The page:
Study Evaluates Imaging Techniques In Metastatic Breast Cancer Treatment

Study Evaluates Imaging Techniques In Metastatic Breast Cancer Treatment

shutterstock_63092494A new technical report entitled “Imaging Techniques for Treatment Evaluation for Metastatic Breast Cancer” published with the support of the Agency for Healthcare Research and Quality (AHRQ) reports a comprehensive comparative analysis of the efficacy of multiple current metastatic breast imaging modalities in the United States.

Despite the multiple imaging modalities for breast cancer, their accuracy and efficacy in treating metastatic breast cancer are still not fully developed. The authors performed an analysis of published literature between 2003 and 2013 along clinician, patient advocates and health industry manufacturers’s reports to assess the efficacy of available imaging techniques in health outcomes, patient satisfaction and cost.

The authors identified bone scan (scintigraphy), magnetic resonance imaging (MRI), computed tomography (CT), and fluorodeoxyglucose-positron emission tomography (FDG-PET)/CT, as the most-used imaging treatments for metastatic breast cancer in the US.

Among these, FDG-PET/CT is the imaging technique of choice to determine tumor response among metastatic breast cancer patients, since this technique provides information about tumor metabolism and a readout of tumor response to chemotherapy or hormone therapy. Additionally, it is also predictive of the patient response after initial cycles of chemotherapy, even though further evidence is necessary to fully support these claims. Contrary to FDG-PET/CT, other conventional techniques only report on morphologic tumor alterations, however they are still considered appropriate.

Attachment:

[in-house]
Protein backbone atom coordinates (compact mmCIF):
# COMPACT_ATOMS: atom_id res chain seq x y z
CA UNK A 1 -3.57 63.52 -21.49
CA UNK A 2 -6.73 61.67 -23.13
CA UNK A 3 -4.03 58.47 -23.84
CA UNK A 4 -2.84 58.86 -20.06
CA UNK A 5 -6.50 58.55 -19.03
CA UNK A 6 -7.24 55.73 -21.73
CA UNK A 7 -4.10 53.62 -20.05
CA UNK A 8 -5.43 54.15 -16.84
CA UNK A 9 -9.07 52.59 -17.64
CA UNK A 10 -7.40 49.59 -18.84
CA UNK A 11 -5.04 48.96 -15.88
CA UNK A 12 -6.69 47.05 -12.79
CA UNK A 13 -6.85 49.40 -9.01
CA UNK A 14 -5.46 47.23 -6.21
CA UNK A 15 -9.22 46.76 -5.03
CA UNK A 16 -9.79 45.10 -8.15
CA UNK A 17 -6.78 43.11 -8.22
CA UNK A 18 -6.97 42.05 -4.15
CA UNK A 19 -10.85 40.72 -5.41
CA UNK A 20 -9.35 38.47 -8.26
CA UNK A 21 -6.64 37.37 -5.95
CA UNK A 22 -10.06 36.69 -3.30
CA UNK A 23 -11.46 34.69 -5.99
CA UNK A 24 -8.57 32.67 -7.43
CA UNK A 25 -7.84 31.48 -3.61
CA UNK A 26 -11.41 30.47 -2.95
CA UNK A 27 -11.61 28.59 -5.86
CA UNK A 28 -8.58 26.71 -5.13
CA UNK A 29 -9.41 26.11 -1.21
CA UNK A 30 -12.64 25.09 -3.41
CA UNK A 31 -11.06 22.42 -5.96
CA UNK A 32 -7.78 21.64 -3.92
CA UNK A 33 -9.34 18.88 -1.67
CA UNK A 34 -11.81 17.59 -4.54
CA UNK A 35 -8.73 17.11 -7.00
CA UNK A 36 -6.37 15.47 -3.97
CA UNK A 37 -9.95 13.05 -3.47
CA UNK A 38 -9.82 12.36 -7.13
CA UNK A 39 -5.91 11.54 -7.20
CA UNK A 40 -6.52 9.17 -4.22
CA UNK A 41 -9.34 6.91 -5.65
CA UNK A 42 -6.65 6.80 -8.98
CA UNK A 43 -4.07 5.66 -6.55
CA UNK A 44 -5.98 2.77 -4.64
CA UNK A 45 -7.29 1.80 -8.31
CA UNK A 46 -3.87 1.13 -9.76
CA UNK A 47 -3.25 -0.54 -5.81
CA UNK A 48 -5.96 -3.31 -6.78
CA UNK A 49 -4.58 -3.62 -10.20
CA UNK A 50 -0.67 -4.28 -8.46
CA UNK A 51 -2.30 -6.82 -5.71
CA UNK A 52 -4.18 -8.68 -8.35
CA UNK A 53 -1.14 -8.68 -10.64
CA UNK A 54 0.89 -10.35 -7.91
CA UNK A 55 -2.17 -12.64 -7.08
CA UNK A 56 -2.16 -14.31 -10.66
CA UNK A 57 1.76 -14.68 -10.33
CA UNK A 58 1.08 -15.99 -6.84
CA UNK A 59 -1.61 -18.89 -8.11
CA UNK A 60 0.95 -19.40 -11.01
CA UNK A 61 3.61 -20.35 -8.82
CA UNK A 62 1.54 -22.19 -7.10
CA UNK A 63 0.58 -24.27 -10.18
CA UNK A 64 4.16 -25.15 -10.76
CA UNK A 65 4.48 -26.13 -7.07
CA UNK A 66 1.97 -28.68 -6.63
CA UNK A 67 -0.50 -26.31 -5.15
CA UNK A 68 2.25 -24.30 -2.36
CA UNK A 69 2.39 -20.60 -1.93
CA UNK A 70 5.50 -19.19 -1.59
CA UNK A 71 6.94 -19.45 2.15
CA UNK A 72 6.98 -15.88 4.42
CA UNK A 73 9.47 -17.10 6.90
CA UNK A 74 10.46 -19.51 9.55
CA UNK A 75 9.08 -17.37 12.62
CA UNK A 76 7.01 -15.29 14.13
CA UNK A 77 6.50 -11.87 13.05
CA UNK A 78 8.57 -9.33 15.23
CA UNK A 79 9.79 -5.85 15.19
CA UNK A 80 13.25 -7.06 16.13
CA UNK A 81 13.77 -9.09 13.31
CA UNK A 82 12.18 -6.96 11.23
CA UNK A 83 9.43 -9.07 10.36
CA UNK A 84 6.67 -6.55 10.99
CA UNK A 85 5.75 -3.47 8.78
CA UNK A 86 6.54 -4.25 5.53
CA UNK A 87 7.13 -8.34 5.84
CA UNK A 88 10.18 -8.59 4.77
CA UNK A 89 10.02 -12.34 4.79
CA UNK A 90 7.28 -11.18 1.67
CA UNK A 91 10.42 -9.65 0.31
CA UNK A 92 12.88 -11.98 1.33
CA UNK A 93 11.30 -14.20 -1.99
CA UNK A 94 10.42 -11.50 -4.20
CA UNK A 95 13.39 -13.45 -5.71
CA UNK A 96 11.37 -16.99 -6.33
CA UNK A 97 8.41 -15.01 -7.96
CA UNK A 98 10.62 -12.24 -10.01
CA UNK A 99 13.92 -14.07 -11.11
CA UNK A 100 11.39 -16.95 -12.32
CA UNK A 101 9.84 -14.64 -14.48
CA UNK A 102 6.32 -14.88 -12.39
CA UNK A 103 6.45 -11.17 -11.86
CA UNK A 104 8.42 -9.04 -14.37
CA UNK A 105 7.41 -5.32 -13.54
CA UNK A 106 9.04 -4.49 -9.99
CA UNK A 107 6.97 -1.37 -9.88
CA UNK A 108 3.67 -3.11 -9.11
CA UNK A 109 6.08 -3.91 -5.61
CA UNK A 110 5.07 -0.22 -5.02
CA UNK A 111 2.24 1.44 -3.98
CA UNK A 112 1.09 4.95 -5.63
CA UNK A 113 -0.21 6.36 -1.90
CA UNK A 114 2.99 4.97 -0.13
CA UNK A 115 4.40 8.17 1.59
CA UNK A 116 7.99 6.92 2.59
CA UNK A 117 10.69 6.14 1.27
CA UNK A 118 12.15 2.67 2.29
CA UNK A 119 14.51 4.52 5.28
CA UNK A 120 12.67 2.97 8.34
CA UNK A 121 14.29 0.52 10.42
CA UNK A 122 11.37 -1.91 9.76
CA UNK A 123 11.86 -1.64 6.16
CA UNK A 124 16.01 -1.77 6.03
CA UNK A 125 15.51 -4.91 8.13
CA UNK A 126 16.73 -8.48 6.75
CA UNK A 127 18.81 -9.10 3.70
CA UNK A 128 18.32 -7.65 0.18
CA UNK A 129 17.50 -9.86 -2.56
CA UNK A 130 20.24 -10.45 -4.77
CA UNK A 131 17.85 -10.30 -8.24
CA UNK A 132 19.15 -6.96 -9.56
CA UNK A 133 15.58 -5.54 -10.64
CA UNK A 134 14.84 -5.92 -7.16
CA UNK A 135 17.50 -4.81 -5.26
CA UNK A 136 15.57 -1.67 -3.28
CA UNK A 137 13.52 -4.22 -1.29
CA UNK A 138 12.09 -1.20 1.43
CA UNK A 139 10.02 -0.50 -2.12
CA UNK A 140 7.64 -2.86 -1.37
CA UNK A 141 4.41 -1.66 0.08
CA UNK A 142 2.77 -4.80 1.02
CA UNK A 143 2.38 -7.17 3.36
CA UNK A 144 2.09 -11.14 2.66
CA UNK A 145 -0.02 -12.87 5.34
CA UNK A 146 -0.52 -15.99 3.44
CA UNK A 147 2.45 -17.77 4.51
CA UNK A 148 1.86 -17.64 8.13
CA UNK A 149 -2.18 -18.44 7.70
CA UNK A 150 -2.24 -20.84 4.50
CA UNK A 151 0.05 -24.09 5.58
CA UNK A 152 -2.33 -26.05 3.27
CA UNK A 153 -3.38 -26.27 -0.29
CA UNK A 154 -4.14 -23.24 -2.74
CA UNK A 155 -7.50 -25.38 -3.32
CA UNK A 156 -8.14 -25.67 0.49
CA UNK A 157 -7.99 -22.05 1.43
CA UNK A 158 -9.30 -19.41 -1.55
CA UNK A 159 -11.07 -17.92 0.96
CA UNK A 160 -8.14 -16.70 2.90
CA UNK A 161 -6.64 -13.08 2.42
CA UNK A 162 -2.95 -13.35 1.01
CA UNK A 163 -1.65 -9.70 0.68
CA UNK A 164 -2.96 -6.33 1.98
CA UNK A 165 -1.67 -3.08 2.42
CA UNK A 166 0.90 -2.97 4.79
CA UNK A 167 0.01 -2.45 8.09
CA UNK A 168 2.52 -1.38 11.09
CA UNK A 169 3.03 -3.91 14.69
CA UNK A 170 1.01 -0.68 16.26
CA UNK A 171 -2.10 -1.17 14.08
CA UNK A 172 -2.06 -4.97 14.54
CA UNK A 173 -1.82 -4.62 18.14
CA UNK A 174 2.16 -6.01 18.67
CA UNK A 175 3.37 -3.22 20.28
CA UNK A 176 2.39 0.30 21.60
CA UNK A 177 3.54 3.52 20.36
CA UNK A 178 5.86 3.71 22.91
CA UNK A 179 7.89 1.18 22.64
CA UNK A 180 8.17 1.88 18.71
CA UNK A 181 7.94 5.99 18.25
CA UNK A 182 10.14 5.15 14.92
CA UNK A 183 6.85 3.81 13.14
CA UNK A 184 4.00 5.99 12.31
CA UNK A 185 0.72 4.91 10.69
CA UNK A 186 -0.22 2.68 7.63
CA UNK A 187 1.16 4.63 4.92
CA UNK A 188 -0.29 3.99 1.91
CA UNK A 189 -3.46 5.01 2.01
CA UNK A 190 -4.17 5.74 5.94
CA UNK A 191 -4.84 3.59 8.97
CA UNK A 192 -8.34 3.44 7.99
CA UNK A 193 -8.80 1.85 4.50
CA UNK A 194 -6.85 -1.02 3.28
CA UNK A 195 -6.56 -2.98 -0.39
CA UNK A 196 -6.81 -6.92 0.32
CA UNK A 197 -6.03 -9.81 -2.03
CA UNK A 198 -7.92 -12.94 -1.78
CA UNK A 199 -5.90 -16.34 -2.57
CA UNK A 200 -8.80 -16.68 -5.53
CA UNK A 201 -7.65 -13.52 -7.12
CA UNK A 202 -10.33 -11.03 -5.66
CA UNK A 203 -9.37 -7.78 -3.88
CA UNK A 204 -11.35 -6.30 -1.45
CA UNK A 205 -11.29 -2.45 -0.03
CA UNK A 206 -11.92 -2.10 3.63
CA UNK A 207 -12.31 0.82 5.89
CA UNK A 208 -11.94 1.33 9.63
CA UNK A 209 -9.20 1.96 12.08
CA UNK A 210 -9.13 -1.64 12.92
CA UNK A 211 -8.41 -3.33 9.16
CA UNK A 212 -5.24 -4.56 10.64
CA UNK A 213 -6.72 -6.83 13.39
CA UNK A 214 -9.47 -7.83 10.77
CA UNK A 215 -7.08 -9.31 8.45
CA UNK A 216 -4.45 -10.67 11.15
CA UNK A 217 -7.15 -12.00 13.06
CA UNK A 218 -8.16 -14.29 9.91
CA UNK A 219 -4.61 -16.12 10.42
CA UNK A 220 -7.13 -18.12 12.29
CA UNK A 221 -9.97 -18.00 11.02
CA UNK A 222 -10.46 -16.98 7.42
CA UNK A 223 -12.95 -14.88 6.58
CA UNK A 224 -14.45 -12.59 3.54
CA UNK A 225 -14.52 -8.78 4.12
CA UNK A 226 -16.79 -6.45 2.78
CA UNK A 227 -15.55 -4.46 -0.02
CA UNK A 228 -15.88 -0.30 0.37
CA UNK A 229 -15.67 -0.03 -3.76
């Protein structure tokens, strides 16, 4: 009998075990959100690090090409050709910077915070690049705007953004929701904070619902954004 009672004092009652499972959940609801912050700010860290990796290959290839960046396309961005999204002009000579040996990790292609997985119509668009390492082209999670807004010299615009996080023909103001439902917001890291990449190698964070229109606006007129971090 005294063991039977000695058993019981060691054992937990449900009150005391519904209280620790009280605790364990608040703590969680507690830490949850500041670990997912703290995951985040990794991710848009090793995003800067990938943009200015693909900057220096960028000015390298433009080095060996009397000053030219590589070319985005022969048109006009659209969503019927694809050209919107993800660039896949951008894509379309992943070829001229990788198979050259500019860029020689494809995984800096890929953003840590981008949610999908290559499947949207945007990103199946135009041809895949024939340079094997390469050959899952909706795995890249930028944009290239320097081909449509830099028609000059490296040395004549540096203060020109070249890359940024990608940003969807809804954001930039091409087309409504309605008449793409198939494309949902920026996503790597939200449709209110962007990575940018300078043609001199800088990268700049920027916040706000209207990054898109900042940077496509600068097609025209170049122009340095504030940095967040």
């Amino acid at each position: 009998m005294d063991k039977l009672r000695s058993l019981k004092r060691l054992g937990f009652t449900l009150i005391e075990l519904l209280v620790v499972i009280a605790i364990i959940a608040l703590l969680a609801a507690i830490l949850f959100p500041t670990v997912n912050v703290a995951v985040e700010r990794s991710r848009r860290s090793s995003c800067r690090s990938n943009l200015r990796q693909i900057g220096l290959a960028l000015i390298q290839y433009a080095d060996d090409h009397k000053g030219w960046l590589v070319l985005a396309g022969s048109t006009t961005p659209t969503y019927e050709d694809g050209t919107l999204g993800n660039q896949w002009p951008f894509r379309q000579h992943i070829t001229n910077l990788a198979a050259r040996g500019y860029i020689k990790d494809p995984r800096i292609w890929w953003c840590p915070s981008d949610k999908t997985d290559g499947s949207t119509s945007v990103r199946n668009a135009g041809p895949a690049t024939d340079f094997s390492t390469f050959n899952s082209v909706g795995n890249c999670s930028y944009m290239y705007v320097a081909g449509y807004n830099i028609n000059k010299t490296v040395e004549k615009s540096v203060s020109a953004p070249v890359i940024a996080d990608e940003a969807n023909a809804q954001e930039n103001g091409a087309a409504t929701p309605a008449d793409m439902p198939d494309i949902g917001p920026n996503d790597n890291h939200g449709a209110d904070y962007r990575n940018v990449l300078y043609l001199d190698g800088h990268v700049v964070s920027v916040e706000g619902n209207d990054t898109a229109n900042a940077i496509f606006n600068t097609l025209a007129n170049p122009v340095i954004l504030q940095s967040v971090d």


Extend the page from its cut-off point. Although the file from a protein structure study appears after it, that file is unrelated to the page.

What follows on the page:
Metastasis location is a key factor in the choice of imaging technique. MRI is preferentially used for brain metastases, CT for lung metastases, and bone scintigraphy for evaluating skeletal metastases. For metastases pertained to the bone, PET/CT provided the best response detection when compared to conventional imaging. However, few studies have focused on bone dominant metastatic patients, with the authors highlighting a need for further research.

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Concerning PET/CT several new tracers are currently being evaluated, and initial studies have already reported improved detection over FDG mechanisms, which measure glucose metabolism to estimate tumor proliferation. Nonetheless, the authors identified four new types of imaging that may represent improvements to current methods — fluorothymidine (FLT)-PET/CT, F-fluoromisonidazole (F-FMISO)­ PET/CT, fluoroestradiol (FES)-PET/CT, and PET/MRI. FES may be helpful to predict the response of metastatic breast cancers to hormonal therapy (such as with tamoxifen); FLT is a novel marker for cellular proliferation and is less susceptible to the therapy-induced inflammatory response, when compared to FDG.

Research on new radiotracers and biomarkers will allow a more accurate detection of heterogeneous breast cancer tumors. The authors further highlight the necessity of more studies focusing on patient-centered outcomes, such as patient satisfaction and anxiety levels, beyond the survival benefit. Moreover, studies addressing the costs of frequent imaging on treatment response are still lacking.